Vale Bridget Kirkham
Bridget Kirkham, the inaugural CEO of the Medical Software Industry Association (MSIA), died in Sydney last week aged 65. Bridget worked tirelessly through her career championing the cause of health and healthcare in many roles.
She turned the MSIA organisation of interesting volunteer people into a collective view focused on the best outcomes for the patients while supporting an industry, innovation, and its operators. She was forthright in her conviction, but sensitive and caring in her demeanour and was concerned for the wellbeing of others, often at her own expense.
The association was much smaller when Bridget started, but through tenacity and creativity the MSIA grew to over 100 member companies within two years. Bridget working the room at conferences and vendor engagement events, to enlist a new member, a very common occurrence.
The objectives to get the MSIA “a seat at the table”, act as a clearing house of information and represent the diverse interests of so many organisations were achieved. Bridget galvanised the industry around the common themes of the “right thing to do” and “what makes sense”. The industry is full of wonderful, experienced and talented individuals whose major aim is to improve health and healthcare delivery first and foremost. You wouldn’t being doing IT if you wanted a get-rich-quick scheme.
In those days, HI Services, Medicare certificates, accreditation and SMD were beginning to hatch. An organisation called NeHTA was trying to make its way in the big wide world of eHealth. Industry and NehTA didn’t always see eye to eye; there were differences in opinion about what would be the best ways to do things and Bridget arguing what was the right thing to do to actually make a difference for clinicians and consumers.
During her time with the MSIA, the PCEHR was born to much fanfare. Bridget curated from the industry again what was the right thing to do versus what was being rolled out as policy and implementation.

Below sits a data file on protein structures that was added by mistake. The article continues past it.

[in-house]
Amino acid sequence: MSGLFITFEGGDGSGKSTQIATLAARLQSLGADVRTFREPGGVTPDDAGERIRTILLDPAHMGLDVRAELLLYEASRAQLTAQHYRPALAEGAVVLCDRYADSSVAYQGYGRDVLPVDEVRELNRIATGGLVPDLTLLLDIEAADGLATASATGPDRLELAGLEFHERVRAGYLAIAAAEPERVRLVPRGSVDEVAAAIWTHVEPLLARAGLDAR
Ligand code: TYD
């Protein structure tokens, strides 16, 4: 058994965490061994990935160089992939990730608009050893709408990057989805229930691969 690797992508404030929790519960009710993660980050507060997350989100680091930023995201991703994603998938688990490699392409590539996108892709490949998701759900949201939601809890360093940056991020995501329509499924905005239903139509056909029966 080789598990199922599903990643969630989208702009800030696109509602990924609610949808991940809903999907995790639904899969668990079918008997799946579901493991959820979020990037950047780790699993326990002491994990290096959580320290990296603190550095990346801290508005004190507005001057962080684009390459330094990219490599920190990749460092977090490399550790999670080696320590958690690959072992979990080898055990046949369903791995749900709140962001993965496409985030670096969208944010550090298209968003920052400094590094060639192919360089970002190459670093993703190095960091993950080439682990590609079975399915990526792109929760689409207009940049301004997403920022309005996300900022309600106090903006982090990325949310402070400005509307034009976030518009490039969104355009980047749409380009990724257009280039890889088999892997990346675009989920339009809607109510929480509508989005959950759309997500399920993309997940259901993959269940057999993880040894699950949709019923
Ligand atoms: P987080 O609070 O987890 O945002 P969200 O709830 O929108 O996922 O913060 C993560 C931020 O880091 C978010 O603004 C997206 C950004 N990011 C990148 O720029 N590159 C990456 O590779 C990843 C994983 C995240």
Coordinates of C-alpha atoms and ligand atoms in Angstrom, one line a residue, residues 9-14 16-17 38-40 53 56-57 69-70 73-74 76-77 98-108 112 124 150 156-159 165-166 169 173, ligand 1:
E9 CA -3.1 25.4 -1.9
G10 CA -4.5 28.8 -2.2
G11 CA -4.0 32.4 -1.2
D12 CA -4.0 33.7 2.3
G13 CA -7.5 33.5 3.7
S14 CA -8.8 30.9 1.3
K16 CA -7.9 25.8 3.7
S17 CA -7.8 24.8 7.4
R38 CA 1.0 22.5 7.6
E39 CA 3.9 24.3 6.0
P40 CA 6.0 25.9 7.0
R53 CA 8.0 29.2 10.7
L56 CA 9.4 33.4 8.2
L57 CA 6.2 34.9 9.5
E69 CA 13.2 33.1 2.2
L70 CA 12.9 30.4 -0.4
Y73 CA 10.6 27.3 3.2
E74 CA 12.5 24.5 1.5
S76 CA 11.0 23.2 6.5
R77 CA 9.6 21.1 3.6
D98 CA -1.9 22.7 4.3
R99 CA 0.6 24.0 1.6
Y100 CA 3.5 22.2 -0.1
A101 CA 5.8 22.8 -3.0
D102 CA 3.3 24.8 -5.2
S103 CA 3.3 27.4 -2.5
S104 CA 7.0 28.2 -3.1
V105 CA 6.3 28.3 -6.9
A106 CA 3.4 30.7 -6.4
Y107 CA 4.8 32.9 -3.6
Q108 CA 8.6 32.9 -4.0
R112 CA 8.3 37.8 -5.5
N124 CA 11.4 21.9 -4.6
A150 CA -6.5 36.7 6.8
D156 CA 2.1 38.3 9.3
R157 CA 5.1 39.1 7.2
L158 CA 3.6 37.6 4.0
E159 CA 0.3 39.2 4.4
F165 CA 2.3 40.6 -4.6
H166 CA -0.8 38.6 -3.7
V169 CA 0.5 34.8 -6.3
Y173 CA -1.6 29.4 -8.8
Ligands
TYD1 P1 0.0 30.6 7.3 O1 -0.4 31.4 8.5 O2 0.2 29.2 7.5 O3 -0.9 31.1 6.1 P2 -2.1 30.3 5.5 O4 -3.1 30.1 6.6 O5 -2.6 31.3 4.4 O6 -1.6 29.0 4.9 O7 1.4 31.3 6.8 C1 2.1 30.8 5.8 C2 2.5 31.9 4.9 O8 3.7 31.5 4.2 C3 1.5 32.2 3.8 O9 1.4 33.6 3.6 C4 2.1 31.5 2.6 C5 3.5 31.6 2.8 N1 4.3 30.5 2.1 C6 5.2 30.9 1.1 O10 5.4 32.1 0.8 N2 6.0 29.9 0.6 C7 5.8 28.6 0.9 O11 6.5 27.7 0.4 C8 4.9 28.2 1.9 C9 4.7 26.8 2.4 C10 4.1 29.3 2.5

Bridget was a juggernaut in combing the media, scientific papers and Hansard for a plethora of information that would be shared daily across the MSIA membership morning email. A cheeky commentary added flavour and amusement for the start of the day. A reminder that the All Blacks were playing. A reminder the All Blacks had won. A detailed country comparison of the New Zealand Olympic medal tally per population.
She was always concerned about doing the right thing. Abuse of power, spin doctoring or failure to consider the little guy and girl clearly rubbed her the wrong way. The other side of the fence was not always happy to be reminded by Bridget that they were supposed to be concerned with patient safety, appropriate use of tax payers’ money and initiatives based on evidence or at least sound reasoning.
When working with Bridget she always enquired about your wellbeing first. She was great at remembering your children’s names and was genuinely concerned about people when they were doing it tough through illness or problems in their lives. It didn’t matter what side of the table you sat on. You had to satisfy her that you were taking care of yourself and your family, otherwise she would look at ways to make your life easier and continually check in on you.
She was also great with connecting people for a joint opportunity, a shared a hobby or interest or for the simple reason that they would get on well and enjoy each other’s company.
Bridget will be sorely missed for her wonderful contribution to health and healthcare delivery, but most of all she will be deeply missed for the long-term friendship, the laughter, joy, kindness and care she has given to me, my wife and the countless others during her life. Farewell our dear friend.
Geoffrey Sayer is a past president of the MSIA.
Posted in Australian eHealth